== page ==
Do You Have a Right to Vote?If you are above the age of 18 and a citizen of the United States, you may believe you have a Constitutionally-protected right to vote. 

You would be correct, to a degree.  The 15th, 19th, and 26th Amendments to the Constitution expanded voting rights to all citizen over the age of 18.  However, unlike freedom of speech, assembly, and gun ownership, the right to vote is not explicitly stated in the Constitution.  States still have tremendous power to determine not only who can vote in federal elections, but how they can vote.  There is no nationwide framework to ensure that people who have a right to vote also have a reasonable means of doing so.  With everything from mail-in ballots to redistricting to the integrity of voting machines under recent scrutiny and attack, some voices are calling for a 28th Amendment that explicitly establishes a right to vote for citizens over the age of 18.

Is This Really Necessary?

Well, the Constitution was written to create a group of United States, not United Peoples.  Therefore, while the Constitution gives Congress the right to regulate federal elections, it gives states the power to decide how to conduct those elections.  States can use their power to shape the vote in many ways.  For example, when the 15th Amendment nullified skin color as a criteria for voting rights, states promptly found other inane “qualifiers” like the ability to guess the amount of jellybeans in a jar.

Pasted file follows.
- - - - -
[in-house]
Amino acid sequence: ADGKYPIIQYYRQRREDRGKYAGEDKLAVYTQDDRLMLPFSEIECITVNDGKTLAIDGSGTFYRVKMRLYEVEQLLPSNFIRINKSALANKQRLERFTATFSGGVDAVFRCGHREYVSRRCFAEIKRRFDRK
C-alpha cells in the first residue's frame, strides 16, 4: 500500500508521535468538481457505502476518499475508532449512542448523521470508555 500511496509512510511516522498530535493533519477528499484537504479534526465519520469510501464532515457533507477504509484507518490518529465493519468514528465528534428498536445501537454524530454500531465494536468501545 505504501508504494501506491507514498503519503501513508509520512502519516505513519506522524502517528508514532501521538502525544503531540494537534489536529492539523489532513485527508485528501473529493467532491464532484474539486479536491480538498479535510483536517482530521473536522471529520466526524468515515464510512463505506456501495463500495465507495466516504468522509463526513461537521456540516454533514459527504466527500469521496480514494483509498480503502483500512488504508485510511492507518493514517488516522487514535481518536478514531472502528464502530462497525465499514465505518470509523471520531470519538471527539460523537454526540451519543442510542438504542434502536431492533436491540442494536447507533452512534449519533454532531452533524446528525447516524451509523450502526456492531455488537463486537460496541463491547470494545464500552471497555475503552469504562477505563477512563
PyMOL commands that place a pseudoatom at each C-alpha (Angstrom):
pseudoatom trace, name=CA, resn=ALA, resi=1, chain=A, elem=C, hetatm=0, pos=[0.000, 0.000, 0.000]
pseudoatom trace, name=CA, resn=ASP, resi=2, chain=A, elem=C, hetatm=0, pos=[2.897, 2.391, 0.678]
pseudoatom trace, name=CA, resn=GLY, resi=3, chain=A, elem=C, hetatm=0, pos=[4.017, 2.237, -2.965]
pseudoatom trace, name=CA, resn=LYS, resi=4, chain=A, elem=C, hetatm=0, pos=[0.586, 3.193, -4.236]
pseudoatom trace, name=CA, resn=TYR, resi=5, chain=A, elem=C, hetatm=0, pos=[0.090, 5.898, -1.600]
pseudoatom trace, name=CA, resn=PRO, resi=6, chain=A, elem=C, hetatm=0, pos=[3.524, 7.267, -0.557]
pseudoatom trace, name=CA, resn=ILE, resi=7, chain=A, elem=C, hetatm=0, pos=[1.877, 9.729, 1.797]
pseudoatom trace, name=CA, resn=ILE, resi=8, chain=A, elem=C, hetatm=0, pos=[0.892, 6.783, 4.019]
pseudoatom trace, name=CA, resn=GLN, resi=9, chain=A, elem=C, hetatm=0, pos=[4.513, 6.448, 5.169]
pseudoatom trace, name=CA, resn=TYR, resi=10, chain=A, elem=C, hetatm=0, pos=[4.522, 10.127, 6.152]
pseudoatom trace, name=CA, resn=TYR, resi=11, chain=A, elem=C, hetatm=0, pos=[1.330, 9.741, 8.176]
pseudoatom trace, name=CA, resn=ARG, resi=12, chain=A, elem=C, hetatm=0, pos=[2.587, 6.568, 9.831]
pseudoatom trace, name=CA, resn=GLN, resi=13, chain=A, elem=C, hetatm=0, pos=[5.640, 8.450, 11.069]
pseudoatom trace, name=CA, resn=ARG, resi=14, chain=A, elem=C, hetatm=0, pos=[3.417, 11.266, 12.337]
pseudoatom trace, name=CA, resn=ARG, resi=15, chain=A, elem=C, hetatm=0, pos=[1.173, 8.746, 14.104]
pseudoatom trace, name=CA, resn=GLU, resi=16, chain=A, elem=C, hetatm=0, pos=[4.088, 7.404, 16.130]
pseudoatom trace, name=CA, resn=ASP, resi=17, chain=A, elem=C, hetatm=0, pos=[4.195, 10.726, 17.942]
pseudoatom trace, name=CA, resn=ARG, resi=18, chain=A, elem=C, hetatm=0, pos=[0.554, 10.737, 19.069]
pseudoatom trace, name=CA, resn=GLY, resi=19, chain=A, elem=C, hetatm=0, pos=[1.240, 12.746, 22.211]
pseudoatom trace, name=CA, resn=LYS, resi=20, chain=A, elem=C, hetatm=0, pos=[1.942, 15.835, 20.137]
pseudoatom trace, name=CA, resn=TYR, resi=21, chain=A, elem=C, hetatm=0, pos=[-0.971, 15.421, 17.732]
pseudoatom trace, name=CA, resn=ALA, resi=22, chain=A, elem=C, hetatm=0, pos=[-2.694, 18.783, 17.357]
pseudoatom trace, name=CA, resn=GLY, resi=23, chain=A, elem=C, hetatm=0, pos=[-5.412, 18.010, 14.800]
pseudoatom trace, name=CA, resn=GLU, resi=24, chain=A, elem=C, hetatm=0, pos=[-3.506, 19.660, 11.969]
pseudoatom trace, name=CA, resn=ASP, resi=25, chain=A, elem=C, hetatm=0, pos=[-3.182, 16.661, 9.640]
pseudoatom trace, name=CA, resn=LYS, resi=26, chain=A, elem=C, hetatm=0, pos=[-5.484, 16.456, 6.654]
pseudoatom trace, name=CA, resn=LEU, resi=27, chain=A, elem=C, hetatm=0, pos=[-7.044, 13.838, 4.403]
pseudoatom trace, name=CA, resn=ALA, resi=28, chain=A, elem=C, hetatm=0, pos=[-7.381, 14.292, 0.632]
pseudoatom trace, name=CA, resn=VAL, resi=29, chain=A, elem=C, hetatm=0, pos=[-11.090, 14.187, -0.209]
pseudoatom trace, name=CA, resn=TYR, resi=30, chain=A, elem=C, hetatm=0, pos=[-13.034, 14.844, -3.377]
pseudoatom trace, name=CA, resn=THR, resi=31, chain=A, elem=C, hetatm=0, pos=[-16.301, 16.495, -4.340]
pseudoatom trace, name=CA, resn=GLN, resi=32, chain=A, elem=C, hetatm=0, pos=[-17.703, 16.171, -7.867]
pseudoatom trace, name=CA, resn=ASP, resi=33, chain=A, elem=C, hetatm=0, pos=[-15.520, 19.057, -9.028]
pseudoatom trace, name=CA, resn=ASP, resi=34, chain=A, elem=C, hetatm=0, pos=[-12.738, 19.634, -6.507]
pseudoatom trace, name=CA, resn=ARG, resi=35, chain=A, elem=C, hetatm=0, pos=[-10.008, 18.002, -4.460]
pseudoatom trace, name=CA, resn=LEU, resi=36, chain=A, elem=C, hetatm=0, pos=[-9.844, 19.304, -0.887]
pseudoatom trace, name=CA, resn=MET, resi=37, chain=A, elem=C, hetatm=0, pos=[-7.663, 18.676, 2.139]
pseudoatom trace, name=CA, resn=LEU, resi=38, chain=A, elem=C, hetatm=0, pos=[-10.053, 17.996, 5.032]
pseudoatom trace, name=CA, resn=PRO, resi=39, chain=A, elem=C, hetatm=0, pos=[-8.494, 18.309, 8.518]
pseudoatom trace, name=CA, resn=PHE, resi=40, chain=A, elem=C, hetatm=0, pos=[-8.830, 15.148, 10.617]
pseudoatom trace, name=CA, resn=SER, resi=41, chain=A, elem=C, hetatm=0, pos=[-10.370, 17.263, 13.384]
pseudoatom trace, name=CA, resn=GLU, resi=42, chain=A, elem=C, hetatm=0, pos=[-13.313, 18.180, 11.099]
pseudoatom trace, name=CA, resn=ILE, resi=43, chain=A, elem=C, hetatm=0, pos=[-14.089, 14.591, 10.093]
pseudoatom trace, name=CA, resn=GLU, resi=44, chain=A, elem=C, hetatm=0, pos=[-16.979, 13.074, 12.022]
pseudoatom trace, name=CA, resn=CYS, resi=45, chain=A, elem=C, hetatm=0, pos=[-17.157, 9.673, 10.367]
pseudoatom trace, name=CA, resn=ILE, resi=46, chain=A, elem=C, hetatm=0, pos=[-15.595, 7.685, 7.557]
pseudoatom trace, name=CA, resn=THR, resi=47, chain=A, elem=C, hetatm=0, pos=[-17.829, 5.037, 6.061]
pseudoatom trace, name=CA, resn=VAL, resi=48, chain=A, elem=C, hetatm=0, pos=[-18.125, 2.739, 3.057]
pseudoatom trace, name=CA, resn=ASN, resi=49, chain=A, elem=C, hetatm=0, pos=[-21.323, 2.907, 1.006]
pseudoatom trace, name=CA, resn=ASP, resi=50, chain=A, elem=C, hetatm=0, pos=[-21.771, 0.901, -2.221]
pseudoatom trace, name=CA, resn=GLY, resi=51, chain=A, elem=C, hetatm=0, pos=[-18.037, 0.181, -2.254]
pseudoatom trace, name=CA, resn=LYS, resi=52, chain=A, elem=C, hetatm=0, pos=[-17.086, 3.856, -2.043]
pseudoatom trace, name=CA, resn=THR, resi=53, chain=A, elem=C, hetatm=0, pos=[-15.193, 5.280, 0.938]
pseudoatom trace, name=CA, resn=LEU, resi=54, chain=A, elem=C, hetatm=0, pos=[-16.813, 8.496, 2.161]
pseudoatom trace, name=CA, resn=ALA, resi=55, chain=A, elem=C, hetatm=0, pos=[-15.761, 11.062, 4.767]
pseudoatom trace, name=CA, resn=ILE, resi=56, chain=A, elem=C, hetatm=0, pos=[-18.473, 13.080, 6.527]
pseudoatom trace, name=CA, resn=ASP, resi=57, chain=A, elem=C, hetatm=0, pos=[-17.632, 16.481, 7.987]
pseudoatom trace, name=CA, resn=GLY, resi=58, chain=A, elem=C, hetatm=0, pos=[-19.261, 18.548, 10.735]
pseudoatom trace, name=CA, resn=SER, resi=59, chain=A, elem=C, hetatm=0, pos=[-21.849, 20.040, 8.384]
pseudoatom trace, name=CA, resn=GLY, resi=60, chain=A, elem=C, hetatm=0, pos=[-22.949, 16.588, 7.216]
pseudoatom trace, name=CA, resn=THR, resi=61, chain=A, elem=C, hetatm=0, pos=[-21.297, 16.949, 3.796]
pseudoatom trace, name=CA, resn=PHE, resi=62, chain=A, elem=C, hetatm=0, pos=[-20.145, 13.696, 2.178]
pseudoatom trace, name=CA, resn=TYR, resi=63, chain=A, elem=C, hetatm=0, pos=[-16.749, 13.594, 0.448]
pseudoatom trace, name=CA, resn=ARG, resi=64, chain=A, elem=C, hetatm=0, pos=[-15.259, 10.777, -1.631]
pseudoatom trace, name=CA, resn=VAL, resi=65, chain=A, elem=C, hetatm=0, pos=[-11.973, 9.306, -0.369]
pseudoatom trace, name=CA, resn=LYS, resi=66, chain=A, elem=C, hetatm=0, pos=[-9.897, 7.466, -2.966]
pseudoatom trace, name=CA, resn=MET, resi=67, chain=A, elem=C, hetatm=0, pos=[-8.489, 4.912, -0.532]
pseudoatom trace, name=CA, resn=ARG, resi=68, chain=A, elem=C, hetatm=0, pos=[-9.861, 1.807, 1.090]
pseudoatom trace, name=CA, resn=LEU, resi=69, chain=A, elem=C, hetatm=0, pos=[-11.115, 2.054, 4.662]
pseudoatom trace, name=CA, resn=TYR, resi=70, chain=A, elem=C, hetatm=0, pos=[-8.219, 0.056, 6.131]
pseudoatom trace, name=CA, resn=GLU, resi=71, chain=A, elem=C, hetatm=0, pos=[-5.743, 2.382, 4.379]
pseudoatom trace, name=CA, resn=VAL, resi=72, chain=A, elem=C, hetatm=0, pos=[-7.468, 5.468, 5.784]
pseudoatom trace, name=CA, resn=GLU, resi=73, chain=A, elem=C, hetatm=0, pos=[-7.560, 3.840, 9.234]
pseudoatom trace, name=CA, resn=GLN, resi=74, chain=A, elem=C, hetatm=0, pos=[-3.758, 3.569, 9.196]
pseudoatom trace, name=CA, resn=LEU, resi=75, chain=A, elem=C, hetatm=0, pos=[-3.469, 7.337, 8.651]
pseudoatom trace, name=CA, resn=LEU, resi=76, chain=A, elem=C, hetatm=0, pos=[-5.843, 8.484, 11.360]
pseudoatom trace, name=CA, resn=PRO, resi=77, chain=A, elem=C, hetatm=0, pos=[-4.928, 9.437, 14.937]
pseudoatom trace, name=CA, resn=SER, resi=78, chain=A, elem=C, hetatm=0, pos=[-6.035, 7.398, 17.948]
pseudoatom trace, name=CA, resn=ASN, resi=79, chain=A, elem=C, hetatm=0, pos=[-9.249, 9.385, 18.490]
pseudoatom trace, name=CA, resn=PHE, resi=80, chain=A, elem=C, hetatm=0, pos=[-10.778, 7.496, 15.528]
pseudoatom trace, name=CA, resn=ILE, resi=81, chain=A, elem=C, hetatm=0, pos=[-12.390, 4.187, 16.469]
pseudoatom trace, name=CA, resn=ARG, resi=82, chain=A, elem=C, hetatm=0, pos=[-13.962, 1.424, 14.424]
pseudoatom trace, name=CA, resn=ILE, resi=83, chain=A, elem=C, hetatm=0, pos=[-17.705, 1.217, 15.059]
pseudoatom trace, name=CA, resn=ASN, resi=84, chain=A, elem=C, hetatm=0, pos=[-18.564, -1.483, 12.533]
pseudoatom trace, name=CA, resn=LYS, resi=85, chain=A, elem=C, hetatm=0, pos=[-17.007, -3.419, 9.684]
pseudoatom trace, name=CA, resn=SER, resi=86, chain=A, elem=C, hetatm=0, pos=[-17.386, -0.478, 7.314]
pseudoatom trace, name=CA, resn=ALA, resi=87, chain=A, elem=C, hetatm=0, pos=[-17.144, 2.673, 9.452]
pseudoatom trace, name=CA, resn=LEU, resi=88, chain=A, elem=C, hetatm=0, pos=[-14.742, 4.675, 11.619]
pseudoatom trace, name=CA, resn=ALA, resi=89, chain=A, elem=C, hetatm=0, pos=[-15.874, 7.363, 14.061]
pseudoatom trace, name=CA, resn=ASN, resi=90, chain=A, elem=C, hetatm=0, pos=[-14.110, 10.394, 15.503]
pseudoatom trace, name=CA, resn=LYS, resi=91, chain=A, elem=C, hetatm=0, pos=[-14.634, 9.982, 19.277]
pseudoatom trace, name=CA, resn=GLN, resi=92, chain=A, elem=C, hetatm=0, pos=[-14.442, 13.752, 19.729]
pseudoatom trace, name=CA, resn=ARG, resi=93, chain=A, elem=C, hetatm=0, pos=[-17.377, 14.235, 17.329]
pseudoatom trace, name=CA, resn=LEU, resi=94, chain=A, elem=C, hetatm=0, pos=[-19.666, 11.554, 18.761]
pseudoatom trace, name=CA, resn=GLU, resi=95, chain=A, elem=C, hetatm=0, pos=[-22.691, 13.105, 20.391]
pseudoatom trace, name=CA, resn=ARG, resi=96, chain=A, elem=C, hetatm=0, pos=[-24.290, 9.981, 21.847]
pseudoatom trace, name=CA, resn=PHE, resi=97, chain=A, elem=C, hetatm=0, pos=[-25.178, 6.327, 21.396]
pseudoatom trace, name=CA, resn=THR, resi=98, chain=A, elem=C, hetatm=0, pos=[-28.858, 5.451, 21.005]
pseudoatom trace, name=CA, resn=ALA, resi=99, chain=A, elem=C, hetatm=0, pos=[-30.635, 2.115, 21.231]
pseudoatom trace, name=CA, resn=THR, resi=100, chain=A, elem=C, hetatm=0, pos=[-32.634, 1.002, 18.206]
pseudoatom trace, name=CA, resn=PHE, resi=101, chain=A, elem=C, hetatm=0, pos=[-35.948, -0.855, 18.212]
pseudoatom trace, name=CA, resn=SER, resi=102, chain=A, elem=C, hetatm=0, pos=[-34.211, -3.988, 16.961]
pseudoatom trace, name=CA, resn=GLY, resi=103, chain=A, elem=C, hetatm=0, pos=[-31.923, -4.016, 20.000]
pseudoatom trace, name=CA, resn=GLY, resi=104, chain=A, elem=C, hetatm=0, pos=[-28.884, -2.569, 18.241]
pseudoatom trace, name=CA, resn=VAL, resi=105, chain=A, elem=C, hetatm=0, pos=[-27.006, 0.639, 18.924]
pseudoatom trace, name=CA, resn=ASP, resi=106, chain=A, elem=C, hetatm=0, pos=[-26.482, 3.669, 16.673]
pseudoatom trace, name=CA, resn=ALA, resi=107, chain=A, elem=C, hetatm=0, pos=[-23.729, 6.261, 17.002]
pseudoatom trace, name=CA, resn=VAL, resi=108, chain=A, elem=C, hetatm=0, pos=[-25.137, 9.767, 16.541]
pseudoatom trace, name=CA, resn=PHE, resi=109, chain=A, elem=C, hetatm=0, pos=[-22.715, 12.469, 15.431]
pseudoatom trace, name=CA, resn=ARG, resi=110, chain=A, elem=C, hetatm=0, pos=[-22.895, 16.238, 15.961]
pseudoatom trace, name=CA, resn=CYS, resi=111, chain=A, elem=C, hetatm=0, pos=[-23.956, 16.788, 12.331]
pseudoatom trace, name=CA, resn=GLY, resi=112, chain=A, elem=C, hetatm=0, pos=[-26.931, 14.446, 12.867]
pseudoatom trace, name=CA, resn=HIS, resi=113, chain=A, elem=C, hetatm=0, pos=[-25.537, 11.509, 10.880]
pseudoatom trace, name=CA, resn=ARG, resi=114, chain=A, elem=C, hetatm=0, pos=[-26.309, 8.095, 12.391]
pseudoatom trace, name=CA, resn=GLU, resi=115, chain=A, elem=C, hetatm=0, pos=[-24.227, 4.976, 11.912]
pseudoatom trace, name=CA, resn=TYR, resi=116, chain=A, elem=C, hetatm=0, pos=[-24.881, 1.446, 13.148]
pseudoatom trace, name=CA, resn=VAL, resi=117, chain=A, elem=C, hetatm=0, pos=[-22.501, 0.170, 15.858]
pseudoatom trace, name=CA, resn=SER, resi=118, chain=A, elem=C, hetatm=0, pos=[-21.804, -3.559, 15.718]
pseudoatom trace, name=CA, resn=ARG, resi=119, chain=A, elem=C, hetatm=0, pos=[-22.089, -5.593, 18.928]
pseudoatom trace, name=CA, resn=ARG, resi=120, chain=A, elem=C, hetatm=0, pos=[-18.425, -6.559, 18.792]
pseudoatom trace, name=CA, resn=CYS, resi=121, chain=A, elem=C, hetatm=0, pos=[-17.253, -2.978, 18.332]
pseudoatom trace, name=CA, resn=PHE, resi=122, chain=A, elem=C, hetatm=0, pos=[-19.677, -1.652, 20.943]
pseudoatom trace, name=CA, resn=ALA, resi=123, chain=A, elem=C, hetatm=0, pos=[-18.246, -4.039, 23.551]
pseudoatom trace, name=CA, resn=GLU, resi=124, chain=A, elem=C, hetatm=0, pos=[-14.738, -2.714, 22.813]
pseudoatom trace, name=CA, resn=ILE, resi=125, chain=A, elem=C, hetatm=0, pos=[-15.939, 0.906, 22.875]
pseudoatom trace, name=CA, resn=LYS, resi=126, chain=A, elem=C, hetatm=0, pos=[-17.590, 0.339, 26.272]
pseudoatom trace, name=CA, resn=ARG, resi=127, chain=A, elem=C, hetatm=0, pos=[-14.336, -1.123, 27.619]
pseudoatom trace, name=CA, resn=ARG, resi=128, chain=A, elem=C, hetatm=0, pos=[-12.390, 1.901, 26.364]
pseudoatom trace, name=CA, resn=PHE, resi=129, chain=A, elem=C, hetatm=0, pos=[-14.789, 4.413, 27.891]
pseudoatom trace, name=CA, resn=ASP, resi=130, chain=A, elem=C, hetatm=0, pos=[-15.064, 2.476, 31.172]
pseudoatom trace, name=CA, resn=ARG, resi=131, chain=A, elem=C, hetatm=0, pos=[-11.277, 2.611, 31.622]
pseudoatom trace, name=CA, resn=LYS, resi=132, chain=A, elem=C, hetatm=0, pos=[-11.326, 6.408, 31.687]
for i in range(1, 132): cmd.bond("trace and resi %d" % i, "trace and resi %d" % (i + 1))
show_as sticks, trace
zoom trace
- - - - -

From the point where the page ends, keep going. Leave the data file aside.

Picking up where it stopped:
No state would attempt such blatant disenfranchisement these days, but there still many quiet and perfectly legal ways to making voting more difficult.  Because there is no explicit Constitutional right to vote, there is no legal remedy if the Postmaster General delays the delivery of ballots, or politicians redraw district maps in a fundamentally unfair way, or states do not provide enough polling booths.  An absolute right to vote would give states a legal responsibility to ensure equal access to voting.  Advocates say the effect would be to standardize voting procedures throughout the country, which would promote fairness.  Imagine if everyone had a mail-in ballot and knew it would be counted, or if Election Day were a holiday so working people could vote in person.  Changes like these just might improve the national mood.

Helping the “Little Guy”

Voting allows the “little guys” to have their say. The legal profession does this too, through advocacy that seeks justice and equality under the law.  Competent legal representation helps “little guys” stand up to powerful insurance companies.  Maybe it’s time to apply that spirit to election logistics, too.

Article by Molly Fuscher, Paralegal

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